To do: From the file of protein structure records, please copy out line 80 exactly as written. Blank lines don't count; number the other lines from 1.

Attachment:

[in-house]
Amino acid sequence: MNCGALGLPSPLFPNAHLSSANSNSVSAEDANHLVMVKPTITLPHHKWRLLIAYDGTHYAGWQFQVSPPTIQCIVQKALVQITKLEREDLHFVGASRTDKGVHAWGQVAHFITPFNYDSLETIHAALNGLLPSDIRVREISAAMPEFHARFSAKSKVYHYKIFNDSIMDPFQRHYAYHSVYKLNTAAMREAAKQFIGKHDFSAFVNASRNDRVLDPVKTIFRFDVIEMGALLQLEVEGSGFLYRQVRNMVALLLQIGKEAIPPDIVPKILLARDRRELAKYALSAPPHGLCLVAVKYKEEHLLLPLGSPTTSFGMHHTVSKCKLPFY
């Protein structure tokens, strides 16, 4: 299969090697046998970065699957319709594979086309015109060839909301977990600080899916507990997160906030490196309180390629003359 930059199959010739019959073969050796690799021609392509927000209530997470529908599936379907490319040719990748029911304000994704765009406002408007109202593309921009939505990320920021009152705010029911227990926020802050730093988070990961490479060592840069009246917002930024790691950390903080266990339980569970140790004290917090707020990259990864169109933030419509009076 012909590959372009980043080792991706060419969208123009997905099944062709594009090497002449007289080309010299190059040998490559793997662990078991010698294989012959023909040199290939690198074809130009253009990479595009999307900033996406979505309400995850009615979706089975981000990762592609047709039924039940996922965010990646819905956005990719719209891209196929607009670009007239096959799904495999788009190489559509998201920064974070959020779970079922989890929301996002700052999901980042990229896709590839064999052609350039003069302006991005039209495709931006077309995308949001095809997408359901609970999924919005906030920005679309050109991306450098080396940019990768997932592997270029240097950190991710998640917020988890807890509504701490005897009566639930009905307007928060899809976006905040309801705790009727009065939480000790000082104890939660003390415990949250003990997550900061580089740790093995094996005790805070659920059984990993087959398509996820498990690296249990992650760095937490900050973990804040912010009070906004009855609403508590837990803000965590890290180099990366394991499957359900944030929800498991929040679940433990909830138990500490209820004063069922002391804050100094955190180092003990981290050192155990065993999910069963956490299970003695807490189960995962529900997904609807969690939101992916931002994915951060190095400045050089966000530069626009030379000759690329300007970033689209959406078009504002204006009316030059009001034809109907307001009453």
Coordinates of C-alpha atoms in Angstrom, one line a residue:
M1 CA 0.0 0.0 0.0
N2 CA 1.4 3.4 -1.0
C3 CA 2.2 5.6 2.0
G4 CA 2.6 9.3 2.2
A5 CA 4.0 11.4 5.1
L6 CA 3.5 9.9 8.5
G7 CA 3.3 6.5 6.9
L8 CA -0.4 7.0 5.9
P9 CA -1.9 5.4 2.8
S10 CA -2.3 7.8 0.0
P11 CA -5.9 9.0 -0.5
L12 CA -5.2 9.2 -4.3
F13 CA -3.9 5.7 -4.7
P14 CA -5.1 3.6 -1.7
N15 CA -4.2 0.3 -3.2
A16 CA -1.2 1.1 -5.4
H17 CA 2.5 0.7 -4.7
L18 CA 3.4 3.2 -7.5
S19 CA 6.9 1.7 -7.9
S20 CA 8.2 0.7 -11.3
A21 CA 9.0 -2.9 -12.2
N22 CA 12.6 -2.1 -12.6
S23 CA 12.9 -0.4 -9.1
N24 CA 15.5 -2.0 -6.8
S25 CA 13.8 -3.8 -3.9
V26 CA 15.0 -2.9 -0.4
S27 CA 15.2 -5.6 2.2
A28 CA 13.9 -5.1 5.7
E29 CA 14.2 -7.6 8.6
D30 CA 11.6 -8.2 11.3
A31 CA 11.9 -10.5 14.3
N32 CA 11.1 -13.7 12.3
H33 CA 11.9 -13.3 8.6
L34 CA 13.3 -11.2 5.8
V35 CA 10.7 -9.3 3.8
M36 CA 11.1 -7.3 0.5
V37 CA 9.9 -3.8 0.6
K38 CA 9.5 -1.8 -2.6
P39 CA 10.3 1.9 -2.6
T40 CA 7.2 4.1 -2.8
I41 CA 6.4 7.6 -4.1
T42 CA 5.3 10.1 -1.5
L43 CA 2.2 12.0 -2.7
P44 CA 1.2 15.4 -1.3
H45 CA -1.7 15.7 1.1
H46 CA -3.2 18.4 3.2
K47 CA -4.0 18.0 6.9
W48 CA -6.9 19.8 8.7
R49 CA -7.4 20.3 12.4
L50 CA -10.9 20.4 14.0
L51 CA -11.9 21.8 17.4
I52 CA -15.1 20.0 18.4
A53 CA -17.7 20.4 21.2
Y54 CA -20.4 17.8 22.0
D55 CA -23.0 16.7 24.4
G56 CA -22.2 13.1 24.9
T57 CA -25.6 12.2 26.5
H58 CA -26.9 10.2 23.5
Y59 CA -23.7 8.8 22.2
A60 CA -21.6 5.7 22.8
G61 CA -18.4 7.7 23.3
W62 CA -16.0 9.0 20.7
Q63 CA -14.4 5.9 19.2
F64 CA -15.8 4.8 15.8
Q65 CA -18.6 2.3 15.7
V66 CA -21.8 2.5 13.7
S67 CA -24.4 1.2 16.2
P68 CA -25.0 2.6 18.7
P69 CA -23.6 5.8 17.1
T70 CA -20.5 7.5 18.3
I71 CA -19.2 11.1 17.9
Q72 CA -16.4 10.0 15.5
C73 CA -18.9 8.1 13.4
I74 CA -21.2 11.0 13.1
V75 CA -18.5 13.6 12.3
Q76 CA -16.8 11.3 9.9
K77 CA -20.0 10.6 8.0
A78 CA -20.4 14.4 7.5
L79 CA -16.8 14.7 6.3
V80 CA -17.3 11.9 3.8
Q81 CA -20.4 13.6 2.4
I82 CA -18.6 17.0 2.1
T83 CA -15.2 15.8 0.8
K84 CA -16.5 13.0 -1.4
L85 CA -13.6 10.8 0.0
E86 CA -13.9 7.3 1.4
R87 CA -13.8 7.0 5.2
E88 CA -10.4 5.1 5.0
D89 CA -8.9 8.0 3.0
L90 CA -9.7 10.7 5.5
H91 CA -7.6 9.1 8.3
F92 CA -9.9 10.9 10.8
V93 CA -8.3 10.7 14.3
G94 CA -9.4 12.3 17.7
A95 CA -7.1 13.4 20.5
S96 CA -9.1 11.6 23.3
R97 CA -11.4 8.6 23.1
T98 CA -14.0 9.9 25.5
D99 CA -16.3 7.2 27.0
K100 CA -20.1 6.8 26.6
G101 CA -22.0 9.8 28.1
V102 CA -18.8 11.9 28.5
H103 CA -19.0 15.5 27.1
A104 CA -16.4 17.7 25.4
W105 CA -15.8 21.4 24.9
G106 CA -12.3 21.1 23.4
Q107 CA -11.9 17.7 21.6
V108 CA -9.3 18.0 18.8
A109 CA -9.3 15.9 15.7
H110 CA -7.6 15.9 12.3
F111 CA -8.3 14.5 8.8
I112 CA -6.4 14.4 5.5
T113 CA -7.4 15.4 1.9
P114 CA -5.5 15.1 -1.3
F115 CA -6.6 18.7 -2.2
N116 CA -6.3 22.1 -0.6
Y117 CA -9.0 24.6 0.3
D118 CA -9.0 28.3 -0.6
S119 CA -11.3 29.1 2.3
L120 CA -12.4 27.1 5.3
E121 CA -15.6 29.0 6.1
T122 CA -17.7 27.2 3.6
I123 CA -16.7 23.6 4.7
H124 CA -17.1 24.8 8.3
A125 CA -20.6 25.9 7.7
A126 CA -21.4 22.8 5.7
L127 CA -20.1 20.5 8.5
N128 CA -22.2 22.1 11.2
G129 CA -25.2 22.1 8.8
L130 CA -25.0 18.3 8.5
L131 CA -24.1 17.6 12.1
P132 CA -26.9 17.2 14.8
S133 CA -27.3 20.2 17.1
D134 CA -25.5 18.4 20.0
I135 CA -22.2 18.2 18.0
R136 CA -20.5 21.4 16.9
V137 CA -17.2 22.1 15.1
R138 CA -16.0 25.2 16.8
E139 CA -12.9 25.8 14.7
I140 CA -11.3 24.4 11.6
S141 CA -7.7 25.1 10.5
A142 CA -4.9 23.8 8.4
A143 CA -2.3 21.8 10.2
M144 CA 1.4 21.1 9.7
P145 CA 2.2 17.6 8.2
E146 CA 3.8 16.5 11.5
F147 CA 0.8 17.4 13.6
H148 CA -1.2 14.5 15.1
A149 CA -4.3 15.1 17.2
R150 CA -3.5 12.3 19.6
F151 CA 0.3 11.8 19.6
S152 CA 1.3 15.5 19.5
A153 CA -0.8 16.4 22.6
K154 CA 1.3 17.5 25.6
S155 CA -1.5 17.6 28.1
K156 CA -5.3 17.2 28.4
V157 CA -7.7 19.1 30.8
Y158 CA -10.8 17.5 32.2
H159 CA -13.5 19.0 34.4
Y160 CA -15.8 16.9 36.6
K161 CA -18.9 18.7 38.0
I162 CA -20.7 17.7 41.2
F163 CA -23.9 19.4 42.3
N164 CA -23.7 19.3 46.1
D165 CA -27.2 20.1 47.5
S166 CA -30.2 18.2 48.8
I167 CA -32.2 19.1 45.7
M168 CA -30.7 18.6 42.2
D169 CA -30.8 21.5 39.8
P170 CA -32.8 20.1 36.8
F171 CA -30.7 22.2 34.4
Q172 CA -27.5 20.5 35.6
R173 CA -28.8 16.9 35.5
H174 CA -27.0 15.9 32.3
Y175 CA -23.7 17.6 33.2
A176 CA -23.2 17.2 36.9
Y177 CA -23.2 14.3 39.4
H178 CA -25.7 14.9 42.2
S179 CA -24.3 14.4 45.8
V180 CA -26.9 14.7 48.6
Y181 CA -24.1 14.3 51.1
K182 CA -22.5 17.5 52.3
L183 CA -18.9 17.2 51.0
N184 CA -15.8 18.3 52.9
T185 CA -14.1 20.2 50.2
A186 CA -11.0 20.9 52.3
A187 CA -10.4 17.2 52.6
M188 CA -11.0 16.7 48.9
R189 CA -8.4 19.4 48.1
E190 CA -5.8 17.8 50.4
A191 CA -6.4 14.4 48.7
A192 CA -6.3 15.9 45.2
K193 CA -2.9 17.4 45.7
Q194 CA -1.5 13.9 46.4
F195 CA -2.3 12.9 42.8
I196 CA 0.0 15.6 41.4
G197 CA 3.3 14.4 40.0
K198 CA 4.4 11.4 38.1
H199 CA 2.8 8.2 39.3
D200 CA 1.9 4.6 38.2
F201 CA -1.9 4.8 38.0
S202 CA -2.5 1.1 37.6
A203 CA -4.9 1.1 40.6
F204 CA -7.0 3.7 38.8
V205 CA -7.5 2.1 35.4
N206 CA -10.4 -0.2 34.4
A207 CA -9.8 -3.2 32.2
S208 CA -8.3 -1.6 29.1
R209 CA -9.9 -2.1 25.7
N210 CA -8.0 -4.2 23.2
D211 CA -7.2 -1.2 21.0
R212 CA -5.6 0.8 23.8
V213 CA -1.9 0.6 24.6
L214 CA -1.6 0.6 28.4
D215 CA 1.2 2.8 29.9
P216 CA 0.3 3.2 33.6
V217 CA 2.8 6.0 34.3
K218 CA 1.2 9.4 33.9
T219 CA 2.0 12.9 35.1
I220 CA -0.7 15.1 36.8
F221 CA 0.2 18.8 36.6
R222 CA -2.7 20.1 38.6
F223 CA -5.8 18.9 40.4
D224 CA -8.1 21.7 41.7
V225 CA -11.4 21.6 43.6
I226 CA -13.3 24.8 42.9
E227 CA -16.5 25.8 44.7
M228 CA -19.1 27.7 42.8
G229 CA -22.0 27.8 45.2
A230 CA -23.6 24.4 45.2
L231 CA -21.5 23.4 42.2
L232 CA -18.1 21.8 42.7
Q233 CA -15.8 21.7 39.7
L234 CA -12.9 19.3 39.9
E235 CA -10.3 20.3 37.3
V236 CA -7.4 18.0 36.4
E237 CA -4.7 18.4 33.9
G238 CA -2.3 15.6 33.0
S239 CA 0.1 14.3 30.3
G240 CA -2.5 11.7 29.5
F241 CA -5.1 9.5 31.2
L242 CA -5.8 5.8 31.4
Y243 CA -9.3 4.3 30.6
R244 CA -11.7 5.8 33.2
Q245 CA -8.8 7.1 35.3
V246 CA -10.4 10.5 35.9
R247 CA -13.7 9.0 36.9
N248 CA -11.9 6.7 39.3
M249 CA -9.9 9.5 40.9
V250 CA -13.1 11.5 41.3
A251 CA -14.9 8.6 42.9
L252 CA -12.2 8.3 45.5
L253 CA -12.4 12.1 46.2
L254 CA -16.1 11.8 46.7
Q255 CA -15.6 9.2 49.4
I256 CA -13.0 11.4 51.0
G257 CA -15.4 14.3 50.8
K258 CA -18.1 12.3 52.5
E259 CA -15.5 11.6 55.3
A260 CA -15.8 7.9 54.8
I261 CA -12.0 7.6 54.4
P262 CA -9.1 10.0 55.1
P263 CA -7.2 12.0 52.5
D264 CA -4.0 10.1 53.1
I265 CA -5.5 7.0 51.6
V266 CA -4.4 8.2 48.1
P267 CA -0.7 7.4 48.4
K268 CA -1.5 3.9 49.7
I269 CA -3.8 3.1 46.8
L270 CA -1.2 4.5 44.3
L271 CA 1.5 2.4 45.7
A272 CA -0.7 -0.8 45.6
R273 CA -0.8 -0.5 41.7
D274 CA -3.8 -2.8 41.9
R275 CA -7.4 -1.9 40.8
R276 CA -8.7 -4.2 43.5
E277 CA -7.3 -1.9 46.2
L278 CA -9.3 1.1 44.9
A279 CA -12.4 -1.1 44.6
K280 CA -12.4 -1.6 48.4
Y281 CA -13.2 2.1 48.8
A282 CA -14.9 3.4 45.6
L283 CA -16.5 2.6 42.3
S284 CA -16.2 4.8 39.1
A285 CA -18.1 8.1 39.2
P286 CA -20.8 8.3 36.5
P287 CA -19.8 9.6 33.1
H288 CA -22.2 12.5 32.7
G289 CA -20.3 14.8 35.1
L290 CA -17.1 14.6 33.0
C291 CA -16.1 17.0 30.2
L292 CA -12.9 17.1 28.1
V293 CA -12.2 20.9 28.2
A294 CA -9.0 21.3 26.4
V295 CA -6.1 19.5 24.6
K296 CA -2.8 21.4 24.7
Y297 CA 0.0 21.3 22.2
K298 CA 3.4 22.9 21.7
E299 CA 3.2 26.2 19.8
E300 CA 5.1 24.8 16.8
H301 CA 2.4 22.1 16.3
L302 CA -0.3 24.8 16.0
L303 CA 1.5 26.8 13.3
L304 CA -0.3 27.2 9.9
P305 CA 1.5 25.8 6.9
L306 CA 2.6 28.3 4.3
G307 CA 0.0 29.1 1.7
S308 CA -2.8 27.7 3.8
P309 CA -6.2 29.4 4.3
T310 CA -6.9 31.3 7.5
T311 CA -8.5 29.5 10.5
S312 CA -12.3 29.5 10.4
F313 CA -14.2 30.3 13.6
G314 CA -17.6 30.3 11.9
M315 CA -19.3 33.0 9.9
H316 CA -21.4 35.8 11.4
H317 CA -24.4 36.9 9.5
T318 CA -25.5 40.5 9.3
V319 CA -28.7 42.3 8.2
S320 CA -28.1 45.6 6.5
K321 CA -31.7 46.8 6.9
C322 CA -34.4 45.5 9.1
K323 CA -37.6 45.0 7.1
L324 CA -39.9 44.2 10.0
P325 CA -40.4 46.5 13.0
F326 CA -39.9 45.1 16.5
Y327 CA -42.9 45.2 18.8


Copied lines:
Q76 CA -16.8 11.3 9.9